Black Isle Studios
Black Isle Studios
Black Isle Studios (previously known as Dragonplay) was a division of the computer and video game developer and publisher Interplay Entertainment, created specifically for the development of computer role-playing games. It was based in Orange County, California, USA.
The division was formed during 1996, adopting the name "Black Isle Studios" during 1998. The idea for the division's name came from the Black Isle in Scotland - founder Feargus Urquhart's native country. Black Isle Studios is most famous for working on the Fallout and Baldur's Gate series of computer role-playing games, though it only published the Baldur's Gate series.
In 1998, several key members responsible for the division's first title, Fallout, left Interplay to form Troika Games after they "were unable to come to an agreement with Interplay as to how [their] next team should be structured". On December 8, 2003, in the midst of serious financial difficulties, Interplay laid off the entire Black Isle Studios staff. As of 2007, Interplay has neither explained the move nor clarified what the future holds for Black Isle Studios, but considering the fact that Interplay itself is now a company in serious financial straits, the future of Black Isle is grim indeed. Many former Black Isle Studios employees now work at Obsidian Entertainment, a video game development company.
In November 2007, Interplay reopened in-house development and hired Fallout developer Jason D. Anderson as creative director for an unannounced non-Fallout MMO. It is possible that Anderson is also working on the already announced Interplay's Fallout MMO, given that he is the contact name of Interplay's jobs appliance and that Fallout is referred in the job requirements. The division headed by Anderson might be named Black Isle Studios, but it has not been confirmed yet. It is possible that with Anderson having left Interplay, the division might never form as Fallout Online currently being worked on by Masthead Studios with assistance from Interplay Staff.
In August 2012 Black Isle's website suddenly returned to life. The title of the site was "Our goal has always been to make the world's best RPGs. Black Isle Studios is back." Corresponding Twitter account and Facebook page was also created.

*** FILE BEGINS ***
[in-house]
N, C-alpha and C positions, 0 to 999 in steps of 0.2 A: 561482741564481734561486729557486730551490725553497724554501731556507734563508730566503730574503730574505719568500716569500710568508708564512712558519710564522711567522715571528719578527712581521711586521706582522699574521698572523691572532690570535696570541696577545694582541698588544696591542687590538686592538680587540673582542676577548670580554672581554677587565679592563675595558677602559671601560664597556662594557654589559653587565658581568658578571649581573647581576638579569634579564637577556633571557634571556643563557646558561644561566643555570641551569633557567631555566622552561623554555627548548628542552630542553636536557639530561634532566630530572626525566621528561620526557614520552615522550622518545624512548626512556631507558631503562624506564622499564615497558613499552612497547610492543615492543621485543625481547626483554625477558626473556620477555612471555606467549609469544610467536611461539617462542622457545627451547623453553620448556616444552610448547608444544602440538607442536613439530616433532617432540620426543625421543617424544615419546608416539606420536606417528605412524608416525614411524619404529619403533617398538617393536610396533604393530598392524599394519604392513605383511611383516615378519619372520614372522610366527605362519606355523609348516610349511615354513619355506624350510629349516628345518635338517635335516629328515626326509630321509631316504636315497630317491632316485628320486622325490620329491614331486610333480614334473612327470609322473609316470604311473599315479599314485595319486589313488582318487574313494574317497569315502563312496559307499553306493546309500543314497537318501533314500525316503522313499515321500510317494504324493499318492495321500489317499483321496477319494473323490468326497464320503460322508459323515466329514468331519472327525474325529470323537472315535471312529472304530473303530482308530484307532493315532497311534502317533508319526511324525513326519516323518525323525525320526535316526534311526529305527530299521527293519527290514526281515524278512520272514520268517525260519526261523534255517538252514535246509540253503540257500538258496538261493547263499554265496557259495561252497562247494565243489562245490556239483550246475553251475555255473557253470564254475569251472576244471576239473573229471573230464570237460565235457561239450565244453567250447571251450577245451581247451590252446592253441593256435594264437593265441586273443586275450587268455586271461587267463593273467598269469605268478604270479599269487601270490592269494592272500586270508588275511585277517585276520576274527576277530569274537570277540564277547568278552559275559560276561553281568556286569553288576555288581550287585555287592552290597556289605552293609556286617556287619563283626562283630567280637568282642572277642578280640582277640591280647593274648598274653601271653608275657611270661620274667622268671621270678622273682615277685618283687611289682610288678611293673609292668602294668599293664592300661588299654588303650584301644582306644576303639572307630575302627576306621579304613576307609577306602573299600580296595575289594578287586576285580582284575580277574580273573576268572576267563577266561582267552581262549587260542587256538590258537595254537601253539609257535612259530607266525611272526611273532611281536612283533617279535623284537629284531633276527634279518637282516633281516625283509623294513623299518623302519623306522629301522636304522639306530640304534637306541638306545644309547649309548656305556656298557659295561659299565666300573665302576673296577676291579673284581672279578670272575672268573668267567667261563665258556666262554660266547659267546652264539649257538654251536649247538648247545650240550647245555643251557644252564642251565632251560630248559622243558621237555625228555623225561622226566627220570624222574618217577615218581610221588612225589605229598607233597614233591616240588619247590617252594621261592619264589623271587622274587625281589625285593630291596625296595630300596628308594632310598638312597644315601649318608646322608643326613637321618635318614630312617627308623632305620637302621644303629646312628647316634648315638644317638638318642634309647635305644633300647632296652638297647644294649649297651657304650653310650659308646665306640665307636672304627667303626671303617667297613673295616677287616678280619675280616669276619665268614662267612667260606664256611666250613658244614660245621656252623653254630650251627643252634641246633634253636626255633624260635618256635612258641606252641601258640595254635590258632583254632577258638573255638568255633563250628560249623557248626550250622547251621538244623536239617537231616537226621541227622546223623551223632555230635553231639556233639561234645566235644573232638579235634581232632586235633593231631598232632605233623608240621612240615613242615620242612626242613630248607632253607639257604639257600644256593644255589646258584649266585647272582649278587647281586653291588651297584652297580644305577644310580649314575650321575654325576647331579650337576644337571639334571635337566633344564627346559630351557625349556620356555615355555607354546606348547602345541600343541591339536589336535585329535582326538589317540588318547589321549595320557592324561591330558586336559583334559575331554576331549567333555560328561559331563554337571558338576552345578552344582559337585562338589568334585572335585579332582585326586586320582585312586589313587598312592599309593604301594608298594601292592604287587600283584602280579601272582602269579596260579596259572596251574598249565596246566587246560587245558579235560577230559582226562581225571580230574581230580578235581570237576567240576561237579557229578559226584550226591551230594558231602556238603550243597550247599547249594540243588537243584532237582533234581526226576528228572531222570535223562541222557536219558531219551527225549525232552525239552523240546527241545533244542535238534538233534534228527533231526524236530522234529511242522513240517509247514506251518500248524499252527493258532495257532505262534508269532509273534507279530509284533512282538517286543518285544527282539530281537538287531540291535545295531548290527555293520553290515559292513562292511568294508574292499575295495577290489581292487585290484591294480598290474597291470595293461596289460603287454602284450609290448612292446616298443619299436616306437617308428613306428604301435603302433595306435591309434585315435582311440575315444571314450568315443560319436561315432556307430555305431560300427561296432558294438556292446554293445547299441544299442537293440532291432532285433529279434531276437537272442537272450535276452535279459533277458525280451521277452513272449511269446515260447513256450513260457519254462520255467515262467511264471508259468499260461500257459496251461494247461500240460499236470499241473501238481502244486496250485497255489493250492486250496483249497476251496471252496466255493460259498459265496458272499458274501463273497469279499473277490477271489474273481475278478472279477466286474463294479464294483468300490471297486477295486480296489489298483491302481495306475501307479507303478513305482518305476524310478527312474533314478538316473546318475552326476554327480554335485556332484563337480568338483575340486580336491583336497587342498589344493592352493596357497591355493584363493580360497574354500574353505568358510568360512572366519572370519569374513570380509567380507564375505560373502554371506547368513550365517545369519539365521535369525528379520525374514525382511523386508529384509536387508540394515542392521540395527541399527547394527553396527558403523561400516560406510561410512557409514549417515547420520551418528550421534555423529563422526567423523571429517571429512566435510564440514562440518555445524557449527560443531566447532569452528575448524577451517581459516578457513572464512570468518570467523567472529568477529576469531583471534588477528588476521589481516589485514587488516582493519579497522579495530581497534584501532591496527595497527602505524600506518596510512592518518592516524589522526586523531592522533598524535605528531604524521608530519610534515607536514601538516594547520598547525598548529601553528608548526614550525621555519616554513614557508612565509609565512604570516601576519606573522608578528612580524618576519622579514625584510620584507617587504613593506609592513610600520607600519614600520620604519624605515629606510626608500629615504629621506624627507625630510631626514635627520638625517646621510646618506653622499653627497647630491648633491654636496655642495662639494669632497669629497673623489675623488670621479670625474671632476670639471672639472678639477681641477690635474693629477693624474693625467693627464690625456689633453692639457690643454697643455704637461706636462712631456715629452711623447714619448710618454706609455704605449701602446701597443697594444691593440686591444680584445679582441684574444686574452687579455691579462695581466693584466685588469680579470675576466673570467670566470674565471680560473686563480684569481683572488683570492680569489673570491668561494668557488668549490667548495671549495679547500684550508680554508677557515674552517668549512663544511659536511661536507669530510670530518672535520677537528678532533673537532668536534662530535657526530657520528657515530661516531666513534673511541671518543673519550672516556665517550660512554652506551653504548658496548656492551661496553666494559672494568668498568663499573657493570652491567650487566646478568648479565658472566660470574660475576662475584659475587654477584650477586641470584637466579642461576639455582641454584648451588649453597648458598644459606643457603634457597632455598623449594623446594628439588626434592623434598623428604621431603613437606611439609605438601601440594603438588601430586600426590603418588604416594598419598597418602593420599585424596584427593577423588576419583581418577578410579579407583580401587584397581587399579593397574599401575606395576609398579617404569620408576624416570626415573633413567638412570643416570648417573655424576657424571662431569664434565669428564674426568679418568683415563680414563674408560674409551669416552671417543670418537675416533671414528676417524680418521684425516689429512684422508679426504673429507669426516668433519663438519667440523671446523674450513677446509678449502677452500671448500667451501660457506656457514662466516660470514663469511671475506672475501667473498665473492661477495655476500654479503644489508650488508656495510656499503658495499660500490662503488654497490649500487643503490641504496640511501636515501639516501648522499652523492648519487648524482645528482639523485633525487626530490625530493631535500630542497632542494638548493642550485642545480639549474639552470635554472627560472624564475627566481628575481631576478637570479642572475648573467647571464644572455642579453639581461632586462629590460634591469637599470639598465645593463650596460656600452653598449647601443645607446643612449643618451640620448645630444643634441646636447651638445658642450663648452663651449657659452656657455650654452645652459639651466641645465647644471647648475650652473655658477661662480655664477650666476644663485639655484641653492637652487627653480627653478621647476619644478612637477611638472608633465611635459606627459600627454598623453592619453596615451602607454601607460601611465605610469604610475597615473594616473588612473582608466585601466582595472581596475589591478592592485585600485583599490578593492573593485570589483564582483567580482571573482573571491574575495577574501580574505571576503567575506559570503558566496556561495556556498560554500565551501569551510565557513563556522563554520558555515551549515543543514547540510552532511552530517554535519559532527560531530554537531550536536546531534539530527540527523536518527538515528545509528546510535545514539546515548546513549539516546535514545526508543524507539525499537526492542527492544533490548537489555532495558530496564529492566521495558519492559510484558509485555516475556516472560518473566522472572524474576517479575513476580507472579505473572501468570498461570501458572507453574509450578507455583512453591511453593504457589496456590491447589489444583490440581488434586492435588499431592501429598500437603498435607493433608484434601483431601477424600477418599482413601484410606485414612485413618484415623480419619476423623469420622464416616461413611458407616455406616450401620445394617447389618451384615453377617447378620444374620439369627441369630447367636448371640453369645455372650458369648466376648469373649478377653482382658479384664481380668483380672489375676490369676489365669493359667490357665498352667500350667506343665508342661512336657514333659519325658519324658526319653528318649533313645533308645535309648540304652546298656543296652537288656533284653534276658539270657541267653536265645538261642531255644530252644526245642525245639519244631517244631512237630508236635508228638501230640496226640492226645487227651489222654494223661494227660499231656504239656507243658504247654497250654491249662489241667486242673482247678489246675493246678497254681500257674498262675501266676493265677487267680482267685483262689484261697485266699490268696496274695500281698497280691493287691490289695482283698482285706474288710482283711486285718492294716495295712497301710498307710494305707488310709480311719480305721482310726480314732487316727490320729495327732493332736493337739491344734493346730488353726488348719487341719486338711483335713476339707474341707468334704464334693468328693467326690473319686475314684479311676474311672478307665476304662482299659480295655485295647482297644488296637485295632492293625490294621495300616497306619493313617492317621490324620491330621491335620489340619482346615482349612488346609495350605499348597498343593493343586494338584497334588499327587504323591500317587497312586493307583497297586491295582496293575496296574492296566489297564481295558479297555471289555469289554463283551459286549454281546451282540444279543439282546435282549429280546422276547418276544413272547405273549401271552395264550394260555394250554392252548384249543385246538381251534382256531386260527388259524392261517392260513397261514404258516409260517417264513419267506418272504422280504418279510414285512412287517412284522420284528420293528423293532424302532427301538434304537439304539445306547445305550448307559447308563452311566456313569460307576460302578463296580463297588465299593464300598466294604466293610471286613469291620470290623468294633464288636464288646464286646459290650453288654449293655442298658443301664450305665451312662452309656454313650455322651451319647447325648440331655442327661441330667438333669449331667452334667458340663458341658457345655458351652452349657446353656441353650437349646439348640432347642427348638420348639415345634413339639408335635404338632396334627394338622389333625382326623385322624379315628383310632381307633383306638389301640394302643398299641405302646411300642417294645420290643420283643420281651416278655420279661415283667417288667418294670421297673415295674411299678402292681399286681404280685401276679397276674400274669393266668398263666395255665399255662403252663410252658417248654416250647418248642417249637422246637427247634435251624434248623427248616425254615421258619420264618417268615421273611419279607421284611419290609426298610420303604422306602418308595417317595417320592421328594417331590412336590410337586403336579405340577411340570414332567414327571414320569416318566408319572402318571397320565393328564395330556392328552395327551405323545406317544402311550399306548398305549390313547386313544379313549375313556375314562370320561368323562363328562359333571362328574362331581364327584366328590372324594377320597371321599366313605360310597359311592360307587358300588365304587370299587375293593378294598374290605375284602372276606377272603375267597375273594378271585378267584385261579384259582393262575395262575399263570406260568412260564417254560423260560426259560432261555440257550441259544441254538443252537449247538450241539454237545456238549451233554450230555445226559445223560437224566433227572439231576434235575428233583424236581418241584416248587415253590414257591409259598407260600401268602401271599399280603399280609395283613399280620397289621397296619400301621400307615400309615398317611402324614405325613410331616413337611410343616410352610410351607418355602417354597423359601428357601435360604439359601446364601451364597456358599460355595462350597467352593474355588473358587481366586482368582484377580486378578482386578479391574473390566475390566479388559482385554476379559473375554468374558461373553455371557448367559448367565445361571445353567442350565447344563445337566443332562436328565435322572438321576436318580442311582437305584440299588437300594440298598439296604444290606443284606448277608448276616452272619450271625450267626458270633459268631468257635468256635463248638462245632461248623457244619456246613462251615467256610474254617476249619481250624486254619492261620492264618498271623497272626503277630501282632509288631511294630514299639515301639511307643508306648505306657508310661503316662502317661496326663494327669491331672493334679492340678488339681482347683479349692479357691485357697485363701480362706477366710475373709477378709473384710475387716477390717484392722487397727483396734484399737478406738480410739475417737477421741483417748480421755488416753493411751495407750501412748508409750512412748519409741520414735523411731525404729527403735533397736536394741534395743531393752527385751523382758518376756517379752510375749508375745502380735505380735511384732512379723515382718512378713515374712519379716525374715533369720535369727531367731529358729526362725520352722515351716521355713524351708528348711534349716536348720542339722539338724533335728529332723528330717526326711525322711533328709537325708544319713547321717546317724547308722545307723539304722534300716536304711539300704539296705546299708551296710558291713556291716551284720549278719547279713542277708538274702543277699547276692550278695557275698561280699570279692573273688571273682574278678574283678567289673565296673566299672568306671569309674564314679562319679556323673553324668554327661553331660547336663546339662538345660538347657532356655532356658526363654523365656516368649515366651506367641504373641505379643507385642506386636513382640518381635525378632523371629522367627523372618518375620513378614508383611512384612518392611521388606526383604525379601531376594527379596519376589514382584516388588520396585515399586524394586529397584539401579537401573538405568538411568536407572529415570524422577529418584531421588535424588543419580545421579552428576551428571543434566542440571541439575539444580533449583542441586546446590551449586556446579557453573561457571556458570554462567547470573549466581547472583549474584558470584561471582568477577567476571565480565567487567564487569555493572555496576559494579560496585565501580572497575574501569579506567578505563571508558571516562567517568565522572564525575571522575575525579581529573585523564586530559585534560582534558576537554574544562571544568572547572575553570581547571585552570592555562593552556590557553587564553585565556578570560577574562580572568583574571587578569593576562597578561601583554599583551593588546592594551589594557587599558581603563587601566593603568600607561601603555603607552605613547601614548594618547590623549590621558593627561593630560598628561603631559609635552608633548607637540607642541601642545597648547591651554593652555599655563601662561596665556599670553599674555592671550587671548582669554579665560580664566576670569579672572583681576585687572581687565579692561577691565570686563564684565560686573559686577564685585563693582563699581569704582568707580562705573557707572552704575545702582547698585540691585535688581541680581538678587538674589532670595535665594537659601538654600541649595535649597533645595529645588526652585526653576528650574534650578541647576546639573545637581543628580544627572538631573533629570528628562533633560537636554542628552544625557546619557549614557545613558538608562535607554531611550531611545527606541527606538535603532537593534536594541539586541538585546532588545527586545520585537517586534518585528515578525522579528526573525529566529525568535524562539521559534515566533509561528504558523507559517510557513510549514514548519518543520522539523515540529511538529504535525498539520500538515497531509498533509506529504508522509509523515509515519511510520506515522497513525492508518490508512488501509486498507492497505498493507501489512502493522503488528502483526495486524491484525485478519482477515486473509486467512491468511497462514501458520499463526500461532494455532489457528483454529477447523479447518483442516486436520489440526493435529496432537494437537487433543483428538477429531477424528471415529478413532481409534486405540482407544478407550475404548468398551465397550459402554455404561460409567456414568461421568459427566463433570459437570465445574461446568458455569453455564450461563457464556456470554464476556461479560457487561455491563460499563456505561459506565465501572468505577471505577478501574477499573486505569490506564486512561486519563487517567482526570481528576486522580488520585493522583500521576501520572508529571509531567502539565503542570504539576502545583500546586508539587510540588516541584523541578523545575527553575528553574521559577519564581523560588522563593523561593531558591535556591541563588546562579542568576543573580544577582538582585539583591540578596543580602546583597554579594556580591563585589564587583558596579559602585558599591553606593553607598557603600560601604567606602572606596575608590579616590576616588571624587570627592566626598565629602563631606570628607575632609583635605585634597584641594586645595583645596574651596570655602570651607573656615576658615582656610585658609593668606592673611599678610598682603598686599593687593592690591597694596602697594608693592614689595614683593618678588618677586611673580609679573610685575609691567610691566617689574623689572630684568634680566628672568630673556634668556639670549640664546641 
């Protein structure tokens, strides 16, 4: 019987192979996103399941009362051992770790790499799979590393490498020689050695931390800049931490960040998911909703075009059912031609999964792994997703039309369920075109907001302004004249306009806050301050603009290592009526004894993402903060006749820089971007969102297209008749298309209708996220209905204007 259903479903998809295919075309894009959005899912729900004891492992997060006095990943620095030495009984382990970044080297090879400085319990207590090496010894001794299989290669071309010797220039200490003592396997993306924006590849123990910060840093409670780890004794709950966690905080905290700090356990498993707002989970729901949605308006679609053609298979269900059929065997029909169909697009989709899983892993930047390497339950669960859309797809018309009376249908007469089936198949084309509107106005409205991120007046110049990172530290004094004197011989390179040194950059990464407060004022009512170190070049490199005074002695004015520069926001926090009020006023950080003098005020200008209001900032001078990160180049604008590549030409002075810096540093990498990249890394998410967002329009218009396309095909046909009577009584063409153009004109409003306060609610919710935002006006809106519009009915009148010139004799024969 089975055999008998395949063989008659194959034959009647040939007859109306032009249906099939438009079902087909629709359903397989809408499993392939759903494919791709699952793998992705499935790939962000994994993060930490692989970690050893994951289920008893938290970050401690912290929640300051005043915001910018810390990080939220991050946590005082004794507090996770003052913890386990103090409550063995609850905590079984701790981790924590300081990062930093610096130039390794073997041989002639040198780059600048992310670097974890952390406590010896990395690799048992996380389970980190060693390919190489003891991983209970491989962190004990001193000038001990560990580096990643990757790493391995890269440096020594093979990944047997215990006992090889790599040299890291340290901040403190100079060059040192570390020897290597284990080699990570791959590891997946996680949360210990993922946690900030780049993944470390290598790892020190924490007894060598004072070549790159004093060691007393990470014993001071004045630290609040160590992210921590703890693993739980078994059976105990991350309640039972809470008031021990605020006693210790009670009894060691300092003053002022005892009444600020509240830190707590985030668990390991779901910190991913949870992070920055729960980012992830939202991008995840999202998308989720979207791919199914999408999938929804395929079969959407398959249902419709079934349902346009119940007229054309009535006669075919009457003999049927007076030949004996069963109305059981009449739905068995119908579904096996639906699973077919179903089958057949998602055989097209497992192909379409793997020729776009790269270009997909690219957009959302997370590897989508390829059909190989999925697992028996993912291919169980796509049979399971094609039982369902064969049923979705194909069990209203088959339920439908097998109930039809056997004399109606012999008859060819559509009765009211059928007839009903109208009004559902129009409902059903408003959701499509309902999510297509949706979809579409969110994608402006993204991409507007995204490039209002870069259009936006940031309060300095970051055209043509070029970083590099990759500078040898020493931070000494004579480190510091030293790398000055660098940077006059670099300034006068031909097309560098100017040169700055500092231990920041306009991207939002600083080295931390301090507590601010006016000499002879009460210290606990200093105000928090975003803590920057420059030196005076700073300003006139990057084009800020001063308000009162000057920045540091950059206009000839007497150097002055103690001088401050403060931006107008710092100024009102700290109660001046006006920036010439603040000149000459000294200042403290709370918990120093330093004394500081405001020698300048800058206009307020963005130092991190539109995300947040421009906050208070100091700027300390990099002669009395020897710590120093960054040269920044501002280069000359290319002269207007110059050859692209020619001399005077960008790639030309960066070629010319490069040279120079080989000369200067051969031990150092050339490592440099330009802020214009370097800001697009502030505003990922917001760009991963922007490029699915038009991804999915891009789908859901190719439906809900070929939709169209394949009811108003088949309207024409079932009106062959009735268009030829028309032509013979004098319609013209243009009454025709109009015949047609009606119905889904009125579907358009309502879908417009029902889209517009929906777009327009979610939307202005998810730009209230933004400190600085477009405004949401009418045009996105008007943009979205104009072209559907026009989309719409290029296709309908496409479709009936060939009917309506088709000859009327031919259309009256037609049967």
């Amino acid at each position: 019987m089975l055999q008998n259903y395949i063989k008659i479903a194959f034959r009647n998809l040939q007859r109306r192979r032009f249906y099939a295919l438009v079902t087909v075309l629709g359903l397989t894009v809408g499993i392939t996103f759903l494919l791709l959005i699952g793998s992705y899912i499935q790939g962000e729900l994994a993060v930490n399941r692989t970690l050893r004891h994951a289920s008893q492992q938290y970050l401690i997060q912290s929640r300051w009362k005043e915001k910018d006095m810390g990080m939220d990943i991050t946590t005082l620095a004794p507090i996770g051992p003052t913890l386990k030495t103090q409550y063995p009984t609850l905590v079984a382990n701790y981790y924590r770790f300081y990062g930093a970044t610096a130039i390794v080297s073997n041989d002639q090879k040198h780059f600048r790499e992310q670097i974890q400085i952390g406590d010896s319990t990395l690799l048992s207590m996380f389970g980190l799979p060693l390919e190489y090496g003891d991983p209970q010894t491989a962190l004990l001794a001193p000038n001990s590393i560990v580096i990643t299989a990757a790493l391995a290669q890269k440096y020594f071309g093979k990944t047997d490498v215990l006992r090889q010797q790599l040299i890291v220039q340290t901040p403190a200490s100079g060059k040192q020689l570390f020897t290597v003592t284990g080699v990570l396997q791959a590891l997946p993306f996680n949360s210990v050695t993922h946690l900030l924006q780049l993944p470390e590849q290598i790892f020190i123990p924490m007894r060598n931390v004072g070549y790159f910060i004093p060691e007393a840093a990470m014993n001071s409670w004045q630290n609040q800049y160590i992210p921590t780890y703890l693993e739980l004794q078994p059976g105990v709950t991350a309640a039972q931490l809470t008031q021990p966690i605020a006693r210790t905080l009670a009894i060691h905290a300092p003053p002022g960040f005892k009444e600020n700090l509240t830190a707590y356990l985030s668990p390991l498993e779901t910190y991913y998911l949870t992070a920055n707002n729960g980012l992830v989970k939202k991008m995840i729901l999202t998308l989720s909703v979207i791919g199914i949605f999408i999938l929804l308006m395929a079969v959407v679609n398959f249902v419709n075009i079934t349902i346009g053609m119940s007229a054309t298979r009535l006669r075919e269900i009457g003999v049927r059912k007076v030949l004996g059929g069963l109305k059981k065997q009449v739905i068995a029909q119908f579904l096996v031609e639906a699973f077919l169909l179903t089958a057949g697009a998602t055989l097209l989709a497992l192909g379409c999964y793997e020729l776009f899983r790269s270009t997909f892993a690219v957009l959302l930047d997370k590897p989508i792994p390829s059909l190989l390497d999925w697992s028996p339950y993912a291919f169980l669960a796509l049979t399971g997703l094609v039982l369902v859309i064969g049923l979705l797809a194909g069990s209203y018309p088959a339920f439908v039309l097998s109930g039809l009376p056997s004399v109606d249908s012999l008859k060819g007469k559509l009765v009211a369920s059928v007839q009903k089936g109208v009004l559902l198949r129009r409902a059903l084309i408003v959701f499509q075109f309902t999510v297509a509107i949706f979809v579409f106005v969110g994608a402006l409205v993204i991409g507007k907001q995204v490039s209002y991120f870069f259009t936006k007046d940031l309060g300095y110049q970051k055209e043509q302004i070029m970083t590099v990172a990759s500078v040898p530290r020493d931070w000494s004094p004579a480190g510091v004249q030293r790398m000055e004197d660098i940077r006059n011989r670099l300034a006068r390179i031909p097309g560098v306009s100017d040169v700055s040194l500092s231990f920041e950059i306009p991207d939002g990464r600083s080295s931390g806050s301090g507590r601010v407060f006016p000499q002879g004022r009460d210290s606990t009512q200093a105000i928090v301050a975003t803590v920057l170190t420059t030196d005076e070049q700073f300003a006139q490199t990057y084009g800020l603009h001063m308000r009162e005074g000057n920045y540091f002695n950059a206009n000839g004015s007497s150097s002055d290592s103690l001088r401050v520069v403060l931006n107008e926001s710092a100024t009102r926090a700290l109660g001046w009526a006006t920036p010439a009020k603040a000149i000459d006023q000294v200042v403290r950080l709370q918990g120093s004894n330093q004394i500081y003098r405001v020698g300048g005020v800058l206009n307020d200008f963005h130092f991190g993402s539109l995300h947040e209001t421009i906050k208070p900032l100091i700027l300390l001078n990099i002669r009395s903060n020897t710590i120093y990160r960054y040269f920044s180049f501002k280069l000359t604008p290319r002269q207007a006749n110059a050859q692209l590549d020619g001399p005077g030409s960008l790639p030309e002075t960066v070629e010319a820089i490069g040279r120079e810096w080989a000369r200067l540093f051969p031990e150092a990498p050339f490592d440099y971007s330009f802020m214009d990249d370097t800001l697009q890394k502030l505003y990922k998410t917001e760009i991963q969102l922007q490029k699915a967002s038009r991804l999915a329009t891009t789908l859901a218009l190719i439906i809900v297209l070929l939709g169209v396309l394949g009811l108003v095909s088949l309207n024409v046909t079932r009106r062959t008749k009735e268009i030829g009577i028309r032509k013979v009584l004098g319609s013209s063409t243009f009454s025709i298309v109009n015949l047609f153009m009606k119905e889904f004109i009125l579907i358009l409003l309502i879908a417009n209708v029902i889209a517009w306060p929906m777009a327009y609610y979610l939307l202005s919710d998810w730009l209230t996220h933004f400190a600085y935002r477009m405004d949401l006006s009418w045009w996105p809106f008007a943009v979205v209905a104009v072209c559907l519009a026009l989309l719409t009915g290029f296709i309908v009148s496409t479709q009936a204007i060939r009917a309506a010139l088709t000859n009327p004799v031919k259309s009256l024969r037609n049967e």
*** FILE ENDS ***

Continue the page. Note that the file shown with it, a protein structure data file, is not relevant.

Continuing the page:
- Fallout (1997)
- Fallout 2 (1998)
- Planescape: Torment (1999)
- Icewind Dale (2000)
- Icewind Dale: Heart of Winter (2001)
- Icewind Dale: Heart of Winter - Trials of the Luremaster (2001)
- Icewind Dale II (2002)
- Lionheart: Legacy of the Crusader (2003)
- Baldur's Gate: Dark Alliance II (2004)
Among the products whose development Black Isle assisted are:
- Baldur's Gate (1998)
- Baldur's Gate: Tales of the Sword Coast (1999)
- Baldur's Gate II: Shadows of Amn (2000)
- Baldur's Gate II: Throne of Bhaal (2001)
In addition to games developed in-house, Black Isle Studios has aided in the development of several computer role-playing games published by Interplay; the most notable being the Baldur's Gate series for Windows and Mac OS, and Baldur's Gate: Dark Alliance for PlayStation 2, Xbox and GameCube. Because Black Isle Studios published the Baldur's Gate series, many people mistakenly believe that they also developed the series. This is false; the Baldur's Gate series was developed by BioWare, a company that is in turn sometimes erroneously credited with developing the Icewind Dale series.
 Project code names
The studio used to code-name its projects after U.S. presidents and vice-presidents. The system was reportedly created by J.E. Sawyer, who joined the company in 1999.
A list of some BIS projects with their code names:
- Project King - Stonekeep II, canceled in 2001
- Project Adams - Icewind Dale: Heart of Winter
- Project Washington - Black Isle's Torn; announced and canceled in 2001
- Project Madison - Icewind Dale: Trials of the Luremaster
- Project Monroe - Icewind Dale II
- Project Quincy - Lionheart: Legacy of the Crusader; this was a ruse by Feargus Urquhart as Quincy was the middle name of a president, not the last name, and Lionheart was not developed by Black Isle Studios. Lionheart was also codenamed Fallout Fantasy.
- Project Jackson - Baldur's Gate: Dark Alliance II 2003
- Project Jefferson - unofficially known as Baldur's Gate 3: The Black Hound; project name mentioned as early as 2001; canceled 2003
- Project Van Buren - Fallout 3; canceled 2003 as PC staff was laid off
 References in Fallout 3
- A flag on the lobby balcony of the Museum of Technology references a destroyed ship named Ebon Atoll, (Ebon is short for Ebony, which can be used to describe black and an atoll is another world for isles) which is likely a reference to Black Isle. They note it was "torpedoed" (lit. sabotaged) by a friendly.
- With the addition of the Fallout 3 Expansion: Point Lookout, there are numerous references to an Isla Negra land development company. Translated from Spanish, the name is Black Isle.
- ↑ Chris Avellone 
- ↑ http://games.ign.com/objects/027/027142.html
- ↑ 3.0 3.1 http://www.rpgplanet.com/lionheart/info-faq.shtml
- ↑ http://archive.gamespy.com/articles/january01/blackisle/
- ↑ http://www.escapistmagazine.com/issue/77/8
- ↑ http://www.gamespot.com/pc/rpg/fallout3/news_6085243.html
- ↑ http://www.obsidianent.com/info.html
- ↑ http://www.gamasutra.com/php-bin/news_index.php?story=16236
- ↑ http://jobs.gamasutra.com/jobseekerx/ViewCompanyProfile.asp?CompanyProfileID=3198
- ↑ The Vault News: Interplay is resurrecting Black Isle Studios
- ↑ http://web.archive.org/web/*/http://www.blackisle.com/games.html
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